The user can decides to change other aspects of the scene (not shown in FIG. 6). For example, the user can change the finish of the chest of drawers and nightstand by selecting each of those objects, in turn. After selecting an object, the user selects and edits its rendering properties to change its color and/or finish. For example, the user might select glossy and matte finishes of a variety of colors, viewing each one in turn.

As noted above, the user views the design changes to the living space on the display, with the scene rendered such that simulated objects appear to the viewer to be in substantially a same place as the actual objects in the scene. Thus, the viewer also sees the scene in the context of the rest of the living space outside of the view of the display.

After viewing the design modifications to the living space, the user then selects the purchasing options for each of the objects that have been changed. For example, for the chair the design system can present a store interface for the selected chair. The design system can present a store interface for purchasing furniture matching the new design, or can present the user with service options such as furniture refinishing services.

Having now described an example implementation, a computing environment in which such a system is designed to operate will now be described. The following description is intended to provide a brief, general description of a suitable computing environment in which this system can be implemented. The in-scene design system can be implemented with numerous general purpose or special purpose computing hardware configurations. Examples of well known computing devices that may be suitable include, but are not limited to, tablet or slate computers, mobile phones, personal computers, server computers, hand-held or laptop devices (for example, notebook computers, cellular phones, personal data assistants), multiprocessor systems, microprocessor-based systems, set top boxes, game consoles, programmable consumer electronics, network PCs, minicomputers, mainframe computers, distributed computing environments that include any of the above systems or devices, and the like.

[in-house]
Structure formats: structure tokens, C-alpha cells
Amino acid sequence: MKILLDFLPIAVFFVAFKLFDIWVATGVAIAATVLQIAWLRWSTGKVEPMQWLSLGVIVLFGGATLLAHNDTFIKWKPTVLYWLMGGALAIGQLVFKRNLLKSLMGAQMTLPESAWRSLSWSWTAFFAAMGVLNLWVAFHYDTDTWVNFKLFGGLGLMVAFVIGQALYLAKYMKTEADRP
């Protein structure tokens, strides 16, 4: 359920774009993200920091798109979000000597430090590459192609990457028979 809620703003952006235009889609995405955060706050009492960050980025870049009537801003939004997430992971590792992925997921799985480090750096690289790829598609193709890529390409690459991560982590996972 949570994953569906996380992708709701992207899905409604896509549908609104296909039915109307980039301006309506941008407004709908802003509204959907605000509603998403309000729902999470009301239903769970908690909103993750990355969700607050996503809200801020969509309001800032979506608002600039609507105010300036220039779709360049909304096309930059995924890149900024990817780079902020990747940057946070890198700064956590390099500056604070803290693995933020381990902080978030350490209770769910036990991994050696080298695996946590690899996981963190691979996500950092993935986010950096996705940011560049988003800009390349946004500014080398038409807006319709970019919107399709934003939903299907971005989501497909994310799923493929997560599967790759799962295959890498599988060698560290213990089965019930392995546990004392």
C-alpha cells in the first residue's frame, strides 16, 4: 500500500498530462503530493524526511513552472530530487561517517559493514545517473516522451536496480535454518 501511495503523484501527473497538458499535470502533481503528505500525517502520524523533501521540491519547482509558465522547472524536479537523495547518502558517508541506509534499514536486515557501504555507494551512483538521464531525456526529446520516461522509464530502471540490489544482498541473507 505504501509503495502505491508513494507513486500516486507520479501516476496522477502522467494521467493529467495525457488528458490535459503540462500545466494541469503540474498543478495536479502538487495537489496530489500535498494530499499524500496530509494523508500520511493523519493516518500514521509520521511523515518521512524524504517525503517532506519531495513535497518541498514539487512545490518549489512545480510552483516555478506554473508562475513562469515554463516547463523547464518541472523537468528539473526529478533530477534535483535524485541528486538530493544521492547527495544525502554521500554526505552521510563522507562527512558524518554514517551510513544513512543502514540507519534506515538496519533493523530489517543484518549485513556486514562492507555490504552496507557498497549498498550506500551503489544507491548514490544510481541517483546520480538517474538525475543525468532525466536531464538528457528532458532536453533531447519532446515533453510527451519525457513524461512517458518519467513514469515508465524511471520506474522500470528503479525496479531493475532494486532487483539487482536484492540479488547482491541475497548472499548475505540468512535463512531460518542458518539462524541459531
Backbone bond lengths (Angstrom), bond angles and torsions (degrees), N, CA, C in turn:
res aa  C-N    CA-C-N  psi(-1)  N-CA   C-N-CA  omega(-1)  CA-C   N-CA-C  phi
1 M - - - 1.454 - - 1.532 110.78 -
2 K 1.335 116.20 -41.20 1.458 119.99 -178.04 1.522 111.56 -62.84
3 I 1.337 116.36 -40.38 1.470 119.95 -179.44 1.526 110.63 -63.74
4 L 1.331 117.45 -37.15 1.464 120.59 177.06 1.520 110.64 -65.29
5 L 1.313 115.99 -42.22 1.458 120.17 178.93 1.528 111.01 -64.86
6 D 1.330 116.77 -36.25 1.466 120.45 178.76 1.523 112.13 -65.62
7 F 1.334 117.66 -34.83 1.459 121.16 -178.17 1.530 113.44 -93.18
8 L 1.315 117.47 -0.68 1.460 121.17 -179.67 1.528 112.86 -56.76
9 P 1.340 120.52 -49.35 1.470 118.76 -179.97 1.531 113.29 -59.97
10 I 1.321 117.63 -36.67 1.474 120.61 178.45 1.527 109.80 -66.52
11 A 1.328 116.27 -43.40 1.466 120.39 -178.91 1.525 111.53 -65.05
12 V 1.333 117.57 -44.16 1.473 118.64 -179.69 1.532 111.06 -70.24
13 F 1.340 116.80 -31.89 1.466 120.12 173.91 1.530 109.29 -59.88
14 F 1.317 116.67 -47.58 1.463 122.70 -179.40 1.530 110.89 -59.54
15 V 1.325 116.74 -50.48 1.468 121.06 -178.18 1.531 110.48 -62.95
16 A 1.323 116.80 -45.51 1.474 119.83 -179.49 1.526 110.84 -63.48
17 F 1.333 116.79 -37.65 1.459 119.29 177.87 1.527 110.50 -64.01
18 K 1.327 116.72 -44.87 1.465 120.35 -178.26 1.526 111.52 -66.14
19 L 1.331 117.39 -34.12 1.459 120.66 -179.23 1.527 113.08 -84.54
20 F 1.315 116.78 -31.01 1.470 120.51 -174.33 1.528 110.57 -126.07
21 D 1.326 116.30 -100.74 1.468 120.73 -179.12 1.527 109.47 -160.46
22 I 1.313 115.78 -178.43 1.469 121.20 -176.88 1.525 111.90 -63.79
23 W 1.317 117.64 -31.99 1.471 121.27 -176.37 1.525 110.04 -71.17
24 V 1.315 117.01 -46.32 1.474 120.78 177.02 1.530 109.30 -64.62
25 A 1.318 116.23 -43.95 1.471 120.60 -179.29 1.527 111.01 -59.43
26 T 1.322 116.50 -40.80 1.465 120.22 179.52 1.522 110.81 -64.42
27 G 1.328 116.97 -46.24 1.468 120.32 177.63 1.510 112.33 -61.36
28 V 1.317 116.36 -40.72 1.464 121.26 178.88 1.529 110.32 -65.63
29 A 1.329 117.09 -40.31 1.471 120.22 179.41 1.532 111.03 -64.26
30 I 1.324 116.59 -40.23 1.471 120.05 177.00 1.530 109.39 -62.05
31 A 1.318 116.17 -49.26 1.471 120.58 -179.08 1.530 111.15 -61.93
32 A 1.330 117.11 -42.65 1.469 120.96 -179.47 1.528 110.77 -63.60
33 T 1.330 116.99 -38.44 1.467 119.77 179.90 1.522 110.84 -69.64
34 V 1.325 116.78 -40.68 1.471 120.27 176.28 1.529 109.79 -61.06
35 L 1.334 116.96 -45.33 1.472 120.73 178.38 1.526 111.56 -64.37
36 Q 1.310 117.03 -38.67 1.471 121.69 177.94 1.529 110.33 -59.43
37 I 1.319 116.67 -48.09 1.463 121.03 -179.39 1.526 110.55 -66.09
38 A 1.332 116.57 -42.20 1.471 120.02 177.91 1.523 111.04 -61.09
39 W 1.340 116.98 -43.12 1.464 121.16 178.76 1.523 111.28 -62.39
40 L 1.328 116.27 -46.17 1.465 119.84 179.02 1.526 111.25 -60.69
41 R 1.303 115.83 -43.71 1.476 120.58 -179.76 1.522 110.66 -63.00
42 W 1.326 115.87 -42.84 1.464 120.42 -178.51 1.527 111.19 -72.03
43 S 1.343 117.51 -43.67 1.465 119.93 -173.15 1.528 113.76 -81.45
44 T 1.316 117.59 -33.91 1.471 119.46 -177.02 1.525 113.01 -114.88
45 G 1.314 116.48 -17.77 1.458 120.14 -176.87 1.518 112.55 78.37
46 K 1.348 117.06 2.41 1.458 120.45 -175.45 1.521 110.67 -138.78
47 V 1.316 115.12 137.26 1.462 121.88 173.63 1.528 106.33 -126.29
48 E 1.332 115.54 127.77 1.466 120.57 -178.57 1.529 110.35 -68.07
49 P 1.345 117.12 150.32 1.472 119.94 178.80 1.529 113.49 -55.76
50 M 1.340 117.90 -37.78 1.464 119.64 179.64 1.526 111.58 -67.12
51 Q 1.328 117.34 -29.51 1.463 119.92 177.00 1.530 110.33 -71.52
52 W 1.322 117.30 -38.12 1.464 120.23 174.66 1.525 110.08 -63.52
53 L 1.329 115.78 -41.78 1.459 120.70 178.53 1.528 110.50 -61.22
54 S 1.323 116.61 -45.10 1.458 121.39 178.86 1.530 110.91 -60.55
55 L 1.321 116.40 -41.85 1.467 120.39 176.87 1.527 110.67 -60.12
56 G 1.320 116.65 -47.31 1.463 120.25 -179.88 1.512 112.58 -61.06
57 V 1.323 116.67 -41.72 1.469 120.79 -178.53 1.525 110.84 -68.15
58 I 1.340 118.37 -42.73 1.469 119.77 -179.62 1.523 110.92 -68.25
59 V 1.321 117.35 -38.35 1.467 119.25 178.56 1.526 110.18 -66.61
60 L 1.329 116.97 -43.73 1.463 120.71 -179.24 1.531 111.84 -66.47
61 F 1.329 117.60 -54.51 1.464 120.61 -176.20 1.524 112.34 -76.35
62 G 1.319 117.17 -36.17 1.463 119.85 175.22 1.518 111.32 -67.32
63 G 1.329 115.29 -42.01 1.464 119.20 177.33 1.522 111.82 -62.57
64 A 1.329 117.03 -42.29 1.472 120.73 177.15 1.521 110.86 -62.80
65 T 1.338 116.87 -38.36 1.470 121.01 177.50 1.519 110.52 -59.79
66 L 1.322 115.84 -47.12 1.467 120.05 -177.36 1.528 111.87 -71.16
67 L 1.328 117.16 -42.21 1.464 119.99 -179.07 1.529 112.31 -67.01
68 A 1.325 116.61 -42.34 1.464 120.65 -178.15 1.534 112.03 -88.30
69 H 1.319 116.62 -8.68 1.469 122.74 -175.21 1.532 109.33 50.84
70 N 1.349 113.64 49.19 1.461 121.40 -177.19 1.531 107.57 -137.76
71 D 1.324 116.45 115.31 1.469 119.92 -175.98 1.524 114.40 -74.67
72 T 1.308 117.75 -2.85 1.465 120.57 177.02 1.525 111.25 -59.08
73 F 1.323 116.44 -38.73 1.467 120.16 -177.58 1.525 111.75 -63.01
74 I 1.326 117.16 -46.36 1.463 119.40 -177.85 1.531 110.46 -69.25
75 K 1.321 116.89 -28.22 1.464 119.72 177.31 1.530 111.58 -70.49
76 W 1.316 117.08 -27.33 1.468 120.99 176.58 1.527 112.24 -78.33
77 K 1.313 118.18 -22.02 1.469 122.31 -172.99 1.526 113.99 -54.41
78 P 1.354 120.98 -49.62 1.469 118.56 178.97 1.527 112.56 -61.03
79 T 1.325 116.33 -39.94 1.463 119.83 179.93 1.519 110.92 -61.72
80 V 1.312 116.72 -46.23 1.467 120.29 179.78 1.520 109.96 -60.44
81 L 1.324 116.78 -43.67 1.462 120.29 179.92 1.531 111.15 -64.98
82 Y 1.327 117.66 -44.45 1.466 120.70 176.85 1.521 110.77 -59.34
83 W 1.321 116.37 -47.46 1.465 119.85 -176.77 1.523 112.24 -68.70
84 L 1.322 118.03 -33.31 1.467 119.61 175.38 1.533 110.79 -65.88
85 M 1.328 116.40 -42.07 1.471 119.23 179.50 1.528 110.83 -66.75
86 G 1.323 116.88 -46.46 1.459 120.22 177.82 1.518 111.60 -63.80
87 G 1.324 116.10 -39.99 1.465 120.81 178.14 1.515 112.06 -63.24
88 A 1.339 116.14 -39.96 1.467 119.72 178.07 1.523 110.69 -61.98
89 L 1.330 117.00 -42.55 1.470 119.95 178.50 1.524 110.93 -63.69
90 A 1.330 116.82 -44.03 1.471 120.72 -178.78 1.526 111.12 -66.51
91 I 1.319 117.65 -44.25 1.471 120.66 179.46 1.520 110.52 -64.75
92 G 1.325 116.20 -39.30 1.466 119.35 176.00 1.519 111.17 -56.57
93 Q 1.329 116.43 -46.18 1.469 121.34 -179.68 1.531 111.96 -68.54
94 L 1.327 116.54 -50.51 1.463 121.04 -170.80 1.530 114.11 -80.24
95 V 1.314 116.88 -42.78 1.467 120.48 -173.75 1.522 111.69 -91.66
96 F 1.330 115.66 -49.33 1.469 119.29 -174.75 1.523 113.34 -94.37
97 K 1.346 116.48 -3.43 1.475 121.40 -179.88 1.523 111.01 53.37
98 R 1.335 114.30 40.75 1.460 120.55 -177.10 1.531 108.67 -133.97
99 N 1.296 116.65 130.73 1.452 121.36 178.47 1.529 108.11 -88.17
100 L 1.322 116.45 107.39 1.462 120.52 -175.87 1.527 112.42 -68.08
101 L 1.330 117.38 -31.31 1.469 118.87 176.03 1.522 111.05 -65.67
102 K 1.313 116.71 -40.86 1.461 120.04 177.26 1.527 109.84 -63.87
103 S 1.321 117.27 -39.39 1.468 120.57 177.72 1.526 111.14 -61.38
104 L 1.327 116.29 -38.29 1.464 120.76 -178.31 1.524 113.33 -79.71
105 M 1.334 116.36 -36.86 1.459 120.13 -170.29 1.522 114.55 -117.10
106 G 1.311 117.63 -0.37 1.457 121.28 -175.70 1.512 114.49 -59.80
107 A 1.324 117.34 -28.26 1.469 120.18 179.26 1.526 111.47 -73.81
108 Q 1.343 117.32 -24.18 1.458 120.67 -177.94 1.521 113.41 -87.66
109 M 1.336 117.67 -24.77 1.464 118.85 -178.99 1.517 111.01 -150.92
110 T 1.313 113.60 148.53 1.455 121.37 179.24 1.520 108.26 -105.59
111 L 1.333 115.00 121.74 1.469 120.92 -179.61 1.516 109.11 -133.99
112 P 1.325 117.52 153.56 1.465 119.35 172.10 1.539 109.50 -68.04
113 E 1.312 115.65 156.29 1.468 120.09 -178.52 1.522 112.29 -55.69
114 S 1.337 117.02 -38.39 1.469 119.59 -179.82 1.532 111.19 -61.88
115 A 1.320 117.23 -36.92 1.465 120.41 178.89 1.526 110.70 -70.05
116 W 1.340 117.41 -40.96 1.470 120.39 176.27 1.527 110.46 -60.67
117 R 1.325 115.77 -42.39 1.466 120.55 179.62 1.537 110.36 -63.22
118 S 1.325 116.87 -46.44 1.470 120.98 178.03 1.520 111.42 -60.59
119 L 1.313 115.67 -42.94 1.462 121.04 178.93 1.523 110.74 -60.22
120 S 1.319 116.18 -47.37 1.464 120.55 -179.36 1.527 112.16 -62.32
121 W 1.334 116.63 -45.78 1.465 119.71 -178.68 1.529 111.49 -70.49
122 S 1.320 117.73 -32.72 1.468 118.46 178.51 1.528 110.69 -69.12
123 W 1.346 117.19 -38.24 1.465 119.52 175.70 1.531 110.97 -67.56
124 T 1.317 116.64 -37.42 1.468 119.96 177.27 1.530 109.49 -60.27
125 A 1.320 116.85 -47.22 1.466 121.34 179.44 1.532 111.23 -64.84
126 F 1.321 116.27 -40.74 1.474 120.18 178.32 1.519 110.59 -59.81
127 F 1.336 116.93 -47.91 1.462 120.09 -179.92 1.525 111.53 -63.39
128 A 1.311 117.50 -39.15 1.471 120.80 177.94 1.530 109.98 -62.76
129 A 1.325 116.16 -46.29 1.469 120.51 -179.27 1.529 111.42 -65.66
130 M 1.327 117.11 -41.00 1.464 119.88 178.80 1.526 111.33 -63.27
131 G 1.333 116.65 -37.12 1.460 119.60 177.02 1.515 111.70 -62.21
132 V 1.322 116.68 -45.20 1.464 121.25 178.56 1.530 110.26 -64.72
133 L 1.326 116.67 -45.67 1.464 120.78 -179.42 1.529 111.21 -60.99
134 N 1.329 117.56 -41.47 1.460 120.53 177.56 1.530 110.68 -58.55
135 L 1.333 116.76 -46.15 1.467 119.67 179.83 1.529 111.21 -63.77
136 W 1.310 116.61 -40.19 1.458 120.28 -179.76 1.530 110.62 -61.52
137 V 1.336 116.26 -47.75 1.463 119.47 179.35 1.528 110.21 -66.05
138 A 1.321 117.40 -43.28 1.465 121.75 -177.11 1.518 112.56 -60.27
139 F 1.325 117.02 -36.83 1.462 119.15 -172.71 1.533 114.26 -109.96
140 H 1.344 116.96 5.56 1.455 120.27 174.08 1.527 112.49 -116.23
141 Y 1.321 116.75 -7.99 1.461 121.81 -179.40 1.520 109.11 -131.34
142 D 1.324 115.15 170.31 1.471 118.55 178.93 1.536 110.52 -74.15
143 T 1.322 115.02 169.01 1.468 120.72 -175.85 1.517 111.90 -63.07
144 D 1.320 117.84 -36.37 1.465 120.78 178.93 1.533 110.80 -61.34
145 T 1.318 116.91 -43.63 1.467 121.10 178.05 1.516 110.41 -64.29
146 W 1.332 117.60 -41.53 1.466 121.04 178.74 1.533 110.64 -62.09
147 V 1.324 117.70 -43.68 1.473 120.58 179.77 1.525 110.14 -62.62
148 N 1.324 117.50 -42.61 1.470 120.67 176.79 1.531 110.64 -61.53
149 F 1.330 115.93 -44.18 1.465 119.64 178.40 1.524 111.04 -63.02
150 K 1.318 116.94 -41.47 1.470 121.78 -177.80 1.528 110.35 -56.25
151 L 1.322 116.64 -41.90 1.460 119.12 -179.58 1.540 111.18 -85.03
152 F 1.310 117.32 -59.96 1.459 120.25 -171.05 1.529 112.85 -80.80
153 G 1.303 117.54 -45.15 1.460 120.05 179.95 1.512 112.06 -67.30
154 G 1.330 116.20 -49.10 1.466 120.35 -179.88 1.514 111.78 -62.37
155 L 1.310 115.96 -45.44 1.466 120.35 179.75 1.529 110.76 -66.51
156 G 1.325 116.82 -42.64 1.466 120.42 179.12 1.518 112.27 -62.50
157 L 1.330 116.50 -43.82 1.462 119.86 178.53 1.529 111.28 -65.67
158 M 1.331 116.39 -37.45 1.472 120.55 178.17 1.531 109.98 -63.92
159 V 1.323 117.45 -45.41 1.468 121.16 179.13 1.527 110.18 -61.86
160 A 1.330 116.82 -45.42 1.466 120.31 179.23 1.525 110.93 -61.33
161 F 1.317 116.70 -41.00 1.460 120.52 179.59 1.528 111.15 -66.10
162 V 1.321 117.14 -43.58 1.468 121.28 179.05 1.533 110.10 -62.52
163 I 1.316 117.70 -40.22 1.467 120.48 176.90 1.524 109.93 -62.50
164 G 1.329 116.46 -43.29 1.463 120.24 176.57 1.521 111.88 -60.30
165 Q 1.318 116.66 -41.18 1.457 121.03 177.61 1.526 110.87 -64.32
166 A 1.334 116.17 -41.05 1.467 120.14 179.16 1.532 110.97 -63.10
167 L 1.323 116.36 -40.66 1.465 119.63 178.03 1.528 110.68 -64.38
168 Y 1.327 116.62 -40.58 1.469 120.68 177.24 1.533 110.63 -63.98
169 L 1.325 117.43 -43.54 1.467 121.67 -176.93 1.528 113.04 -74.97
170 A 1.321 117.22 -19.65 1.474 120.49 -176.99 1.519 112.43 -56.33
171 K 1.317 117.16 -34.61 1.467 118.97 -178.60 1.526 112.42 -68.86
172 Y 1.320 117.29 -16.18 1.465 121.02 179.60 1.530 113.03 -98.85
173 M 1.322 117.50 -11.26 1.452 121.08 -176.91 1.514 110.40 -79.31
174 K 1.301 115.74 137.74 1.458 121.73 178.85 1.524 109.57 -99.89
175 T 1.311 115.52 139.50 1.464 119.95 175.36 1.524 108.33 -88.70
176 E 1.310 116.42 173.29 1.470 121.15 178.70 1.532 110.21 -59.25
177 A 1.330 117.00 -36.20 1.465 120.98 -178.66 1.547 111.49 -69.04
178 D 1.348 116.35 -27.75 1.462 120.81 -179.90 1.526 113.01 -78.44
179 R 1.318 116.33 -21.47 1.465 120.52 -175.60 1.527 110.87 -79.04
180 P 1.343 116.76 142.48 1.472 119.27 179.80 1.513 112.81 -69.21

FIG. 7 illustrates an example of a suitable computing system environment. The computing system environment is only one example of a suitable computing environment and is not intended to suggest any limitation as to the scope of use or functionality of such a computing environment. Neither should the computing environment be interpreted as having any dependency or requirement relating to any one or combination of components illustrated in the example operating environment.